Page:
Five emerging workplace trends
The modern workplace is an ever-evolving thing, trying to keep up with health-conscious and digitally attuned employees.
But beyond swapping out stairs for slides, a host of new ideas from around the world are reinventing the workday as we know it.
1. Working nine-to-three
Six-hour work days are a concept that have been popular in Sweden for some time. The policy gained traction and media attention in the past few years as employers reported increased productivity, lower turnover, reduced sick leave and a general feeling of enhanced well-being.
A number of UK companies have taken up the practice, including Glasgow-based Senshi Digital, which adjusted its working hours to 9:30am-3:30pm last year.
Workers at the company are encouraged to tackle tasks in 45-minute increments with short breaks in-between. According to Director Chris Torres, this has helped employees stay hyper-focused on one thing at a time, rather than spreading themselves thin. As such, productivity has actually increased, despite the shorter days.
2. Technology blackout
Staying digitally connected is a key facet of modern life, particularly from a business standpoint. However, it is the belief of some that being constantly plugged in is detrimental to the mental heath and work/life balance of professionals.
Legislators in France voted on a 'right to disconnect' which requires companies of more than 50 people to draw up a charter of good conduct, setting out hours when staff are not supposed to send or answer emails. The measure is intended to combat work-related stress and prevent burnout.
PriceMinister, an online marketplace based in central Paris, went one step further and has instituted 'no-email Fridays' to encourage employees toward non-digital communication.
3. Sleeping on the job
Some may balk at the idea of falling asleep at work but more and more companies are waking up to allowing 'naptime' and providing space to do so.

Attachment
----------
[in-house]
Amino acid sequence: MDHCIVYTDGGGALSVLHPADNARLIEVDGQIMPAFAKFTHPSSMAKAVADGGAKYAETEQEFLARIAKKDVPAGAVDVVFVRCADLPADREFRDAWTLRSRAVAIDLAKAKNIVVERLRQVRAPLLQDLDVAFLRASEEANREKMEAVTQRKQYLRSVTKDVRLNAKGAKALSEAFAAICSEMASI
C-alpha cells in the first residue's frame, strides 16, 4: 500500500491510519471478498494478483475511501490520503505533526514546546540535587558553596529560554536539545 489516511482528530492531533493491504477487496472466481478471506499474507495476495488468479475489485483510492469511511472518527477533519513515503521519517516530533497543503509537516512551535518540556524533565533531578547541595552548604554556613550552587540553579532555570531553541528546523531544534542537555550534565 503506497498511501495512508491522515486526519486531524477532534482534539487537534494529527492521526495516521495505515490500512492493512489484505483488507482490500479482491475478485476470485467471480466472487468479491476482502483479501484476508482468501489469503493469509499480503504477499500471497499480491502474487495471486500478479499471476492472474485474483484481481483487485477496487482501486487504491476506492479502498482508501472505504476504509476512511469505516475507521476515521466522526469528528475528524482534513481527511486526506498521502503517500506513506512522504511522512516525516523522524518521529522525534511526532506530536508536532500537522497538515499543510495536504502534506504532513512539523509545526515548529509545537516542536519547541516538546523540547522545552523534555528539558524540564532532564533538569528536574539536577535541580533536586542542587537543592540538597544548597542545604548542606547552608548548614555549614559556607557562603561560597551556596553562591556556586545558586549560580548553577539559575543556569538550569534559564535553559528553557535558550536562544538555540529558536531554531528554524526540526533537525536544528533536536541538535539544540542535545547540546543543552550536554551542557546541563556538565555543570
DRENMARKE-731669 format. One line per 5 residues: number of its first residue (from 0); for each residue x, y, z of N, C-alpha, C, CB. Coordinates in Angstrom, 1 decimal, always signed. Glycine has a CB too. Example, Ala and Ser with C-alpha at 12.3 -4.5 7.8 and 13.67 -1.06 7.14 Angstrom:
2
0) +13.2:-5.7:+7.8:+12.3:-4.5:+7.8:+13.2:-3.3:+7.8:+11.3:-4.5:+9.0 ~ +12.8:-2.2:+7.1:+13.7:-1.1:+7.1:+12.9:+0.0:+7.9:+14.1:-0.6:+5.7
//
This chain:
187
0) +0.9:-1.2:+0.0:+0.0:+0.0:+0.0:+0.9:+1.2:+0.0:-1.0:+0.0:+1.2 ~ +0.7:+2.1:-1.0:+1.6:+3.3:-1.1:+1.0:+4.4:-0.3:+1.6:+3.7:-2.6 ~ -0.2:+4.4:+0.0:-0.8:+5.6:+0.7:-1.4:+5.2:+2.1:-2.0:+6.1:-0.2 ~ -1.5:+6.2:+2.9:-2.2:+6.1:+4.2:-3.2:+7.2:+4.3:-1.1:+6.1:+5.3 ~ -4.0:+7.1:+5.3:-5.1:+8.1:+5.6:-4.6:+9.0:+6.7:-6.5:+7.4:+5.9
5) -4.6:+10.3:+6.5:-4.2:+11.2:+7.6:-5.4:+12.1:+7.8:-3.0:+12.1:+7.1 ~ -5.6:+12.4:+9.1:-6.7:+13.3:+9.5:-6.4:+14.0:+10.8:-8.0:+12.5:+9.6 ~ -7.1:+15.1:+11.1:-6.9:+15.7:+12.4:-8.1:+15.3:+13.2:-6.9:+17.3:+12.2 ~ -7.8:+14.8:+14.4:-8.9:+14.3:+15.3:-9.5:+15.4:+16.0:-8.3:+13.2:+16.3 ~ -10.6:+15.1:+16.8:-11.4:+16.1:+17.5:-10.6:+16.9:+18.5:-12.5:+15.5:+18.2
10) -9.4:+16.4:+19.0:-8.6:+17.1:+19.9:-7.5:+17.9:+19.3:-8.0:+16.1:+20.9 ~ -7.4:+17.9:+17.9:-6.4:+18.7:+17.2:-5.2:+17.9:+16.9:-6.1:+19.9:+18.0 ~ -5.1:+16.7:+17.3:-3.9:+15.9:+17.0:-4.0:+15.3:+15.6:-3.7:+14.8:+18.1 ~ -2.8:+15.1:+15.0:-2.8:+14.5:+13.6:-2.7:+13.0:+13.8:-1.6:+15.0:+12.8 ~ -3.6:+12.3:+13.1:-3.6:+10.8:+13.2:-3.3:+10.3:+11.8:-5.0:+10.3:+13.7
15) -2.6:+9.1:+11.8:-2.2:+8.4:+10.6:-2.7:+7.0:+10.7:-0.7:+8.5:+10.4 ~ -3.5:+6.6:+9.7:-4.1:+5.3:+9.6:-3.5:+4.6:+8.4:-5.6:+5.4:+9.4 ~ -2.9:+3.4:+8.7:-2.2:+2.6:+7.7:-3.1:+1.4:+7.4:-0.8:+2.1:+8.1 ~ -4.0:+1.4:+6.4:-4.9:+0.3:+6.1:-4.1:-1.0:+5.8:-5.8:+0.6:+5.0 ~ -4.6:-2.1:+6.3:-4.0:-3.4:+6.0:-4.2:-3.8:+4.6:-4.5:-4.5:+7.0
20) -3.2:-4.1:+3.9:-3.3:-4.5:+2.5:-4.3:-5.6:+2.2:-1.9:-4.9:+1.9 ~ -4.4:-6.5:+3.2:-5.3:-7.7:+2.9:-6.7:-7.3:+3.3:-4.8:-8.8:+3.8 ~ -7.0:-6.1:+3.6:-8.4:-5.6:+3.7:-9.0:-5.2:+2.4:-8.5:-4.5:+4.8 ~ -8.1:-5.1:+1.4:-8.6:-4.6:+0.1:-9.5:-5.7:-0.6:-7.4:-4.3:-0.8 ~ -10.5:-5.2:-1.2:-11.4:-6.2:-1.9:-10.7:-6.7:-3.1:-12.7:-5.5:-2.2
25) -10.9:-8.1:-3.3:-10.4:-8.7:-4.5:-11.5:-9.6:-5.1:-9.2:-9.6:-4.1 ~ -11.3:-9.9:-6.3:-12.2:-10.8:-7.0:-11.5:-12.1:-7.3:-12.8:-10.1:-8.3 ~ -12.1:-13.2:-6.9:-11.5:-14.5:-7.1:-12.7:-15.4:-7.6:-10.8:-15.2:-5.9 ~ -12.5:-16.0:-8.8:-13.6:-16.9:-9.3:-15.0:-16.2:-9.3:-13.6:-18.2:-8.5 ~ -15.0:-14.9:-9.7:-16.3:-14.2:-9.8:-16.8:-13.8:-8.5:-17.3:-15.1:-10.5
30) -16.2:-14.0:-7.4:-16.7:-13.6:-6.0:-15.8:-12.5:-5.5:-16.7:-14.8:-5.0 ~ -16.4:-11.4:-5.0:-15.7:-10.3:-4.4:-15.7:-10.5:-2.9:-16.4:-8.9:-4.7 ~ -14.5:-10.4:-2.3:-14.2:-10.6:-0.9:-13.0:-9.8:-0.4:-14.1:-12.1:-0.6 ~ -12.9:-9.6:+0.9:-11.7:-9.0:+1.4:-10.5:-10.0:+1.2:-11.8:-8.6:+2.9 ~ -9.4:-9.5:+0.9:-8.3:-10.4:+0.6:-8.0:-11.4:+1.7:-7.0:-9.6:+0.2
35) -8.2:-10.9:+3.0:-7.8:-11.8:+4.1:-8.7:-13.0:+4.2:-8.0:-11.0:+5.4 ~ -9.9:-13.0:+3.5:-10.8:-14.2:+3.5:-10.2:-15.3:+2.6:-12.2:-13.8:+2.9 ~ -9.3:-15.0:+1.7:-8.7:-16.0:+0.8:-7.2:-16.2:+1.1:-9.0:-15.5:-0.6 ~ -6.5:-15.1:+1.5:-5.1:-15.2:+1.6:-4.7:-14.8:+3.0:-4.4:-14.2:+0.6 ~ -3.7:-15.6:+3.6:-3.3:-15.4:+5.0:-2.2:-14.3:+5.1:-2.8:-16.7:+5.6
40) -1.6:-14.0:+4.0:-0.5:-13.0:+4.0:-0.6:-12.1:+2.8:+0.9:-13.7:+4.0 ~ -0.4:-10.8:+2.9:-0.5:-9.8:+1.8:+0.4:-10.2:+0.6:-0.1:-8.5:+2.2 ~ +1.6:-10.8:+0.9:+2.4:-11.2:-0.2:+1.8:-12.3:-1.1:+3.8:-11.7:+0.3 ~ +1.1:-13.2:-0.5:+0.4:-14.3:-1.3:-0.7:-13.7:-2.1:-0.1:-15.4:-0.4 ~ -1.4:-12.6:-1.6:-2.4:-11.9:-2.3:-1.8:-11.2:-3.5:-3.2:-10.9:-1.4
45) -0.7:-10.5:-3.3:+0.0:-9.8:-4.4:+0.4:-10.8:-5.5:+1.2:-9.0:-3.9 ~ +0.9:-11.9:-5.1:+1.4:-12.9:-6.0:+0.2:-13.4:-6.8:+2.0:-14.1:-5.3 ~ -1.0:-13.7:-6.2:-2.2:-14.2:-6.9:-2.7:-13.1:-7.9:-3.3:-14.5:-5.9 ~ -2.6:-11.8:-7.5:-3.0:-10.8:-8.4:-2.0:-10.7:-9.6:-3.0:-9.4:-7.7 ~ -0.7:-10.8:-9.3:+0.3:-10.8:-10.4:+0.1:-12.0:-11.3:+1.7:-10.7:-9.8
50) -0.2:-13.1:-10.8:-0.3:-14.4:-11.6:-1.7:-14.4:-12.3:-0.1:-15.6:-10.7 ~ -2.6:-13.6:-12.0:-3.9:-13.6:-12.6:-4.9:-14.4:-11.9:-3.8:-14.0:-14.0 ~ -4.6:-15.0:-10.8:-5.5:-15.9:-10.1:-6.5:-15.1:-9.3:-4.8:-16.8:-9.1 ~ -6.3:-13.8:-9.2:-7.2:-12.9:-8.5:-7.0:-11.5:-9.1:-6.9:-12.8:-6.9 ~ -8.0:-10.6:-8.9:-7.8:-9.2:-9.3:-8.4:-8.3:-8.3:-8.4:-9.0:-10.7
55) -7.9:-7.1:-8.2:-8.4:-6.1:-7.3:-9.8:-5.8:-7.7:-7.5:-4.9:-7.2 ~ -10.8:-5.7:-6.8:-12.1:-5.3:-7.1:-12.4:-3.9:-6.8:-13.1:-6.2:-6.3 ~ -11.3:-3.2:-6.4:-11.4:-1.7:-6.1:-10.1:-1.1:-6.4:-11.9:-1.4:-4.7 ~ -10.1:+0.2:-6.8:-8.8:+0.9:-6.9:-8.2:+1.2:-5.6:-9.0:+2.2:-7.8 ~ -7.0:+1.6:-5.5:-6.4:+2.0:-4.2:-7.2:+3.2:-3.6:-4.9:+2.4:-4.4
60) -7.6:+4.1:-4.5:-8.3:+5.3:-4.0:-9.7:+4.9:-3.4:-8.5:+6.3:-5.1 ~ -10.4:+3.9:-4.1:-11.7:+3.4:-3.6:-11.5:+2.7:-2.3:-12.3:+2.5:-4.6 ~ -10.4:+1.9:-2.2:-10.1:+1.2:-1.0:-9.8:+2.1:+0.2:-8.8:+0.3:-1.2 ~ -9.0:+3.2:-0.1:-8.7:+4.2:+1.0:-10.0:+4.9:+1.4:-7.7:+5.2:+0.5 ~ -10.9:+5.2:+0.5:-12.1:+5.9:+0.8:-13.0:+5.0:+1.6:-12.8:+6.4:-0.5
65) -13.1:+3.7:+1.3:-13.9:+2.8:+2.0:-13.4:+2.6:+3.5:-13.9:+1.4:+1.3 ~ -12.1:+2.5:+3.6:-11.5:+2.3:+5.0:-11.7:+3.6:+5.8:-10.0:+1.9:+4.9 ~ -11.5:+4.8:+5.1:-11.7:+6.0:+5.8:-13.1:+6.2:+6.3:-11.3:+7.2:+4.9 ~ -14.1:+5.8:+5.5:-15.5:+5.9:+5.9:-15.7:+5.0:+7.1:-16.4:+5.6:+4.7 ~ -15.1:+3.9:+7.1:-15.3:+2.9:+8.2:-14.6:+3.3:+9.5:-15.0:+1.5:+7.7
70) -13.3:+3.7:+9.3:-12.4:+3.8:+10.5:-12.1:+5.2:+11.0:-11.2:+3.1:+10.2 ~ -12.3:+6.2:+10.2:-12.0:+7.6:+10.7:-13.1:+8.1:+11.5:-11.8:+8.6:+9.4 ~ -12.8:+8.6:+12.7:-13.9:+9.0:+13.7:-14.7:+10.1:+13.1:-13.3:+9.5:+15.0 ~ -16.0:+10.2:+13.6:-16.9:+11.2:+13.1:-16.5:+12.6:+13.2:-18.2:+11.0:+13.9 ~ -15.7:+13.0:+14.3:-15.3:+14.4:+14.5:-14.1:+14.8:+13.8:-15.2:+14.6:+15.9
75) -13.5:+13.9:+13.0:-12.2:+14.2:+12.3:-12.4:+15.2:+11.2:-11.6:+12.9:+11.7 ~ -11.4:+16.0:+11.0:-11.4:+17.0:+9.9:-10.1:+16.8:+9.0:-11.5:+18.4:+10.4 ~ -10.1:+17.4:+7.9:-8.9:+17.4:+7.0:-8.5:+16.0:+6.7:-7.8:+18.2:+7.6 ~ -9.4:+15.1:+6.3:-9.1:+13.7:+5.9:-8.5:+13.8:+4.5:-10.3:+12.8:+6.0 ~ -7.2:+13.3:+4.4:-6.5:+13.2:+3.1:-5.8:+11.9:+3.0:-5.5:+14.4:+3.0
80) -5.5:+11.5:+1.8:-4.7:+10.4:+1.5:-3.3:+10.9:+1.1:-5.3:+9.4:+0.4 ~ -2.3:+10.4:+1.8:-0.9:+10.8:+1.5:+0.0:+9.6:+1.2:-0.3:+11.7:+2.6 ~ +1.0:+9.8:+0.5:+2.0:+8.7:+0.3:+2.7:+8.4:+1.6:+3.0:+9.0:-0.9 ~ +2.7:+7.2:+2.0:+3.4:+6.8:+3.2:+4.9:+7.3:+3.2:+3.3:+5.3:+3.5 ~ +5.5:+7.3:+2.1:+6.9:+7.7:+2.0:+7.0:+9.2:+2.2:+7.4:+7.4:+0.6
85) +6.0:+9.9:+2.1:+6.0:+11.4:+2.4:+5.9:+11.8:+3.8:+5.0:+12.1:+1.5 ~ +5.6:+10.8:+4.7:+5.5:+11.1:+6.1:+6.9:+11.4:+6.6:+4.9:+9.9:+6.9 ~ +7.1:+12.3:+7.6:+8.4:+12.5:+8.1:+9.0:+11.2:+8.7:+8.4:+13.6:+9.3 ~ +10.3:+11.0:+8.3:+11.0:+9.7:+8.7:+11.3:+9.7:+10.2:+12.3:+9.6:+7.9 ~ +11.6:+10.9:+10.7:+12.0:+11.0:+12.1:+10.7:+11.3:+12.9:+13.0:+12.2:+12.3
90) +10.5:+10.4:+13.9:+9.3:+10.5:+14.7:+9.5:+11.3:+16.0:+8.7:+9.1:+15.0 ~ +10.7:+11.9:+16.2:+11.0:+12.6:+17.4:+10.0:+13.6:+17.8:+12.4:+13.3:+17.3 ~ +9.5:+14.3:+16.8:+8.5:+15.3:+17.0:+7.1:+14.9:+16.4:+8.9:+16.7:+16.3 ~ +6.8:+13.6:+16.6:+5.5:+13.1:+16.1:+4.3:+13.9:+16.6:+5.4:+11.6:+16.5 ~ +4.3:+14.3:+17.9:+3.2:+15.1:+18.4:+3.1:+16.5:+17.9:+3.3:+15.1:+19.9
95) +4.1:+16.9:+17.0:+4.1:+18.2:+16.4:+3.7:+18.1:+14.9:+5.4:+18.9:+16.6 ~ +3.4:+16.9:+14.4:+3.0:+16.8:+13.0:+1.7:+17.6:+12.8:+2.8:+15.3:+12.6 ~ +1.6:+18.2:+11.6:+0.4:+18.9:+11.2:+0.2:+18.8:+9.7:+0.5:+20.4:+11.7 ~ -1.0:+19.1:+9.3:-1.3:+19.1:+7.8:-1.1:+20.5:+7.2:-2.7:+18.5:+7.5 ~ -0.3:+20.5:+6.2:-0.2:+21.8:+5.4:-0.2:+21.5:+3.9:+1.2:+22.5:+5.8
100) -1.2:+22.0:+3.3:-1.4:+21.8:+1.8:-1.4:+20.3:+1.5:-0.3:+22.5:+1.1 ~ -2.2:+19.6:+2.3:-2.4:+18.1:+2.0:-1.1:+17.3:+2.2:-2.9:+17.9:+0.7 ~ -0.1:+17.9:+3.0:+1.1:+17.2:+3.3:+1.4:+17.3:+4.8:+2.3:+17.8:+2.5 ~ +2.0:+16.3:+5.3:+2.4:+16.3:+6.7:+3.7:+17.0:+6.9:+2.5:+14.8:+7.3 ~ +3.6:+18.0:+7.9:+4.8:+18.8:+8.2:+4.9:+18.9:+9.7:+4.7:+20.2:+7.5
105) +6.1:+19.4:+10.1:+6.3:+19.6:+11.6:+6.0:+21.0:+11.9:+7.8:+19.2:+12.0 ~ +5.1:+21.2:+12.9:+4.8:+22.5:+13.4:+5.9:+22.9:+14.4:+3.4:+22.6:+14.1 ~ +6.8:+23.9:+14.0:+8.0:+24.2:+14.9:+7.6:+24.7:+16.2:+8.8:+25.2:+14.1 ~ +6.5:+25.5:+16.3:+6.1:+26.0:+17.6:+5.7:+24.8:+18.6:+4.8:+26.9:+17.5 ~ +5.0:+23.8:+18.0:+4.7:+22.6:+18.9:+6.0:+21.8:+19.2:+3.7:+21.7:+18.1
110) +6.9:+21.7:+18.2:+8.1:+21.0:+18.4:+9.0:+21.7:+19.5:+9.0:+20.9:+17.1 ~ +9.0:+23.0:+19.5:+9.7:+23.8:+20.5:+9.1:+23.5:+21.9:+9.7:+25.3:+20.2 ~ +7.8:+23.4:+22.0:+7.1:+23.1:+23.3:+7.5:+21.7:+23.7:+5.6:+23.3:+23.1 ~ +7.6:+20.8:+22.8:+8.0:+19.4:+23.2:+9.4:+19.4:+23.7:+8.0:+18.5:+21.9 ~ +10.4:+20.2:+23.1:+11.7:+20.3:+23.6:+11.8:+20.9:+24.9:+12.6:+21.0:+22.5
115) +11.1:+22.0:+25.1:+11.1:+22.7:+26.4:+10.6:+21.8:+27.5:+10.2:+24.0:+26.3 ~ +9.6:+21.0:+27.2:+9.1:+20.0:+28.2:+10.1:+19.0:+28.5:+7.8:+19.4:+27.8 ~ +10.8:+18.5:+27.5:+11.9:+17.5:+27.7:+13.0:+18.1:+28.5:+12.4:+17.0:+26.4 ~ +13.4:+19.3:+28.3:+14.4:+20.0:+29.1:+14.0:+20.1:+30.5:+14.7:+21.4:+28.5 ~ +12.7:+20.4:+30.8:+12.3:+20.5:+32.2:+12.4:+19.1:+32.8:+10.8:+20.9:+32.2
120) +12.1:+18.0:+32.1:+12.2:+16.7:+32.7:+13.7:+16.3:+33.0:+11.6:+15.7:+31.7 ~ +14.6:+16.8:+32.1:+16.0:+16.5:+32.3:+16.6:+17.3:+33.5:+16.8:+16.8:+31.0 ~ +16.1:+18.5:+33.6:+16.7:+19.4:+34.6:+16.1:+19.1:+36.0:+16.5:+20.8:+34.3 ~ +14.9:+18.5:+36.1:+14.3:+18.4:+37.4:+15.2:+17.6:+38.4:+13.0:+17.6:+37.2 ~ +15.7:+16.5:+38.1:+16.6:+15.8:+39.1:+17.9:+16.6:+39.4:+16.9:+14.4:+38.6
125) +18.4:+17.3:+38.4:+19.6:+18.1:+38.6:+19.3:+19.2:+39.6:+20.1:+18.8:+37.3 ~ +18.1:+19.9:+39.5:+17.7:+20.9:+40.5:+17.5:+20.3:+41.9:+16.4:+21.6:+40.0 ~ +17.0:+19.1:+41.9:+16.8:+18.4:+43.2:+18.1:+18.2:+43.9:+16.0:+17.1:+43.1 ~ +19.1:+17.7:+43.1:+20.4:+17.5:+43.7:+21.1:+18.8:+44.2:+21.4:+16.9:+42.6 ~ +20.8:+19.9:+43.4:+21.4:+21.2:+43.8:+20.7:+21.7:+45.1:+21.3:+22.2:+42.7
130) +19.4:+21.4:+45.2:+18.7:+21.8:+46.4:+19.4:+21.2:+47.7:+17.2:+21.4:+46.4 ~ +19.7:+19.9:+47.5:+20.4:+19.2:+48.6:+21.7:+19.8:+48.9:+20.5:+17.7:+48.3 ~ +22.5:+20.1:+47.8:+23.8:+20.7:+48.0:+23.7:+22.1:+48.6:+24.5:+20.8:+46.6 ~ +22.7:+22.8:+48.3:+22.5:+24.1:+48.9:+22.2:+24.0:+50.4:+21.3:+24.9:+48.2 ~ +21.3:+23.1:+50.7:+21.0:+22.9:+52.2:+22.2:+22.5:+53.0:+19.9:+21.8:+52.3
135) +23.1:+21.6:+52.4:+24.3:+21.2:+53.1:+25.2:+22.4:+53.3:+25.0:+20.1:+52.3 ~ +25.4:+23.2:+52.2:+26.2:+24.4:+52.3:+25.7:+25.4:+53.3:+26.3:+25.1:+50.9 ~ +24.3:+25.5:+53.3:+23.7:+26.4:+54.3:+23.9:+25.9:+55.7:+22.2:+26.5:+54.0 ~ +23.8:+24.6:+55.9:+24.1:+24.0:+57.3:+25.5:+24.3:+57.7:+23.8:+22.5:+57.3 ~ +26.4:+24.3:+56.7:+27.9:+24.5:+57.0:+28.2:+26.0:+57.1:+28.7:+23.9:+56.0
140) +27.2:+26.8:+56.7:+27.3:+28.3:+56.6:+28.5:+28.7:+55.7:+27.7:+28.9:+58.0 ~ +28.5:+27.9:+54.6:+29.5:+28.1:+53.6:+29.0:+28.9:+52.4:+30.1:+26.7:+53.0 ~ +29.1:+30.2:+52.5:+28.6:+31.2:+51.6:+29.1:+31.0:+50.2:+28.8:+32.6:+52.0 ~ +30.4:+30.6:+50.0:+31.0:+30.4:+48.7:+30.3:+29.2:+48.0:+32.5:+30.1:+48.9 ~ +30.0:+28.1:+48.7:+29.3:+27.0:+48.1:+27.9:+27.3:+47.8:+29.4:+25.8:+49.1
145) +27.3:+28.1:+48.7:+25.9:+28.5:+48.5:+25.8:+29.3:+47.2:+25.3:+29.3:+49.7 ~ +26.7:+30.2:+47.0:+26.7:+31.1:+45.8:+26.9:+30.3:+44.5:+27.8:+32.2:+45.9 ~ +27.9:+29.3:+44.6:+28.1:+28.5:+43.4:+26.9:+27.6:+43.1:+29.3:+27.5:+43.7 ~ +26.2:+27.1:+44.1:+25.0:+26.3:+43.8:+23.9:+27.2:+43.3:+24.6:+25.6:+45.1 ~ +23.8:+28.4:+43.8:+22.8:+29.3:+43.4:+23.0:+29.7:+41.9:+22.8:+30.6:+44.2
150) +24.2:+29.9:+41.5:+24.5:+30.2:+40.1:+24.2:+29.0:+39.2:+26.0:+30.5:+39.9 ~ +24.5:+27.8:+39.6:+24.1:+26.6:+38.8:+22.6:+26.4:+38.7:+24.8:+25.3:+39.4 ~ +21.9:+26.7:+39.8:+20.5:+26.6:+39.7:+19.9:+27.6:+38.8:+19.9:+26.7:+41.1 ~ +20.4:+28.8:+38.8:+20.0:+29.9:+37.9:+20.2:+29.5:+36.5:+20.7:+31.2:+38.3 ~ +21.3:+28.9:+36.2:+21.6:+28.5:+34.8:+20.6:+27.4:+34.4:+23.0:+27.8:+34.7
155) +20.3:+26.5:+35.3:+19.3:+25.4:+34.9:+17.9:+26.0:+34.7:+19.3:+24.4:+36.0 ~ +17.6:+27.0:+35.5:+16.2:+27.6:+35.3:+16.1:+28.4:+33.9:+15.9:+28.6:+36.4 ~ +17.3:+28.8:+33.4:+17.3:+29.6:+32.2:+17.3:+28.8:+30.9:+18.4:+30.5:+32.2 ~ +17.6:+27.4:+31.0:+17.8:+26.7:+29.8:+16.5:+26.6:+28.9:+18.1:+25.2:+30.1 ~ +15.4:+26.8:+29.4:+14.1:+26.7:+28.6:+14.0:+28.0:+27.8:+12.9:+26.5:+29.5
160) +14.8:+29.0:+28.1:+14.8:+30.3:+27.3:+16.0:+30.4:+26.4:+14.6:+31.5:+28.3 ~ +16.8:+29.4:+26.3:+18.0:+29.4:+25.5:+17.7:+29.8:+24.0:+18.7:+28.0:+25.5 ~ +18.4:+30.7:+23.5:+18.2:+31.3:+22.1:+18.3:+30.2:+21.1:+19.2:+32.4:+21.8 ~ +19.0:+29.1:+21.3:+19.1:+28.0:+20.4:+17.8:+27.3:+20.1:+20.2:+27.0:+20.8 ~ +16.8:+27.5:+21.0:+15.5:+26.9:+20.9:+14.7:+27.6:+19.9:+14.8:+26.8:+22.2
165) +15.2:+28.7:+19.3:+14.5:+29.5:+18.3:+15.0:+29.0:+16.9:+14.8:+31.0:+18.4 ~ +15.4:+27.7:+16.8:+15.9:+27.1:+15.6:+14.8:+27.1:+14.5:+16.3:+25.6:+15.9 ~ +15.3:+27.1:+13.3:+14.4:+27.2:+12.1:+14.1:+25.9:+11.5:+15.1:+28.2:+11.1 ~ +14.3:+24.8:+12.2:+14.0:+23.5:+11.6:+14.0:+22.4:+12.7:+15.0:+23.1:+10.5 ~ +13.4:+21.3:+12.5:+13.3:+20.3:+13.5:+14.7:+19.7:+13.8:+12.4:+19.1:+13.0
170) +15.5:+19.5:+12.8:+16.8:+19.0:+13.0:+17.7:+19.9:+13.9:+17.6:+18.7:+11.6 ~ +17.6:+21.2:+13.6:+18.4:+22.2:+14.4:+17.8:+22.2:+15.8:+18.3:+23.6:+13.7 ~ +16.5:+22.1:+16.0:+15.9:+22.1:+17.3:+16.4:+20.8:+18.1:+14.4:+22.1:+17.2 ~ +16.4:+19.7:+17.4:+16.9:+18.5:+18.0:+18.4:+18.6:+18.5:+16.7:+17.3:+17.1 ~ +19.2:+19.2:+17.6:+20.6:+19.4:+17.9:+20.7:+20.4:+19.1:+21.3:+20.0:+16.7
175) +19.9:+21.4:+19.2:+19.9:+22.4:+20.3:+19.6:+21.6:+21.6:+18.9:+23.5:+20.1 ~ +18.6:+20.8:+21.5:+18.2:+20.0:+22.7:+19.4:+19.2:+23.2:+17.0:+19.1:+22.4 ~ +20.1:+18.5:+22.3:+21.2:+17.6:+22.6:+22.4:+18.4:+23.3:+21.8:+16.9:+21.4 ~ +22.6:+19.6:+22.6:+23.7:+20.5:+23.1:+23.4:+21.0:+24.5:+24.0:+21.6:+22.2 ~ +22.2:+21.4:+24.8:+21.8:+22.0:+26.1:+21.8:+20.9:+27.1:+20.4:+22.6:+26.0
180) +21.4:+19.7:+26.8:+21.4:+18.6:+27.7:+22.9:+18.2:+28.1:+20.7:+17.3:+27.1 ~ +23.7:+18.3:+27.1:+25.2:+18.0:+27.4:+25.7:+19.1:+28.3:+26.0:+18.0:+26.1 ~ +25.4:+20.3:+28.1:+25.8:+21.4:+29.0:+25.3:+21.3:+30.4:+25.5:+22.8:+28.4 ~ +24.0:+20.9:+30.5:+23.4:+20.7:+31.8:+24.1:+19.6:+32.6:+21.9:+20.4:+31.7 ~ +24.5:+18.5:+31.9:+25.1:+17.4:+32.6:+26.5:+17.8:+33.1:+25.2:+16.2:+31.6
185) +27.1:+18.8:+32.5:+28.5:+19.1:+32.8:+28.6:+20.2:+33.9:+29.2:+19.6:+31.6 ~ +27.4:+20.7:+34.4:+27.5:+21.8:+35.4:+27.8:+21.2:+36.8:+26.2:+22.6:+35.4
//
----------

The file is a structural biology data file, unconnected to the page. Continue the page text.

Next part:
Google famously has nap pods at its California headquarters and other familiar names like Ben & Jerry's and Uber have rooms put aside. PwC has also adopted the practice at its highly modern Swiss offices.
A lack of sleep can cause high levels of stress, anxiety and depression and companies that invest in the wellness of their employees tend to report improved productivity and positivity in the workplace.
In a similar vein, an American CEO came up with an initiative that allowed workers to earn a monetary bonus from getting a good night’s sleep.
4. Thinking on your feet
Perhaps one of the slightly more unusual aspects of offices like Boeing, Intel and Apple is the array of different desks. Standing desks, adjustable sit-stand workstations and even desks hooked up to fitness machines allow employees to avoid sitting in one position for eight hours a day.
In recent years, sitting has been branded as 'the new smoking' and with good reason. A sedentary lifestyle increases the chances of obesity, heart disease and diabetes, as well as causing muscle atrophy.
As such, it is becoming more common for HR departments to receive requests for desks that offer a break from routine. Other initiatives such as providing pedometers and Fitbits to encourage exercise also show a concern for employee health.
5. Four-legged therapy
According to research by recruitment experts Reed, 8% of employees in the UK are allowed dogs in the workplace.
The City Place headquarters of Nestlé has a Pets at Work (PAW) programme in place that sees canine companions lounging by their owners' desks or frolicking in the specially designated 'Central Bark' garden area. Pets have been proven to reduce stress and promote a more social atmosphere as others wish to engage with the animals.
The Guardian reported that more than 50 UK companies, ranging from theatres to software developers, claim to have benefited from having a furry friend or two sniffing around.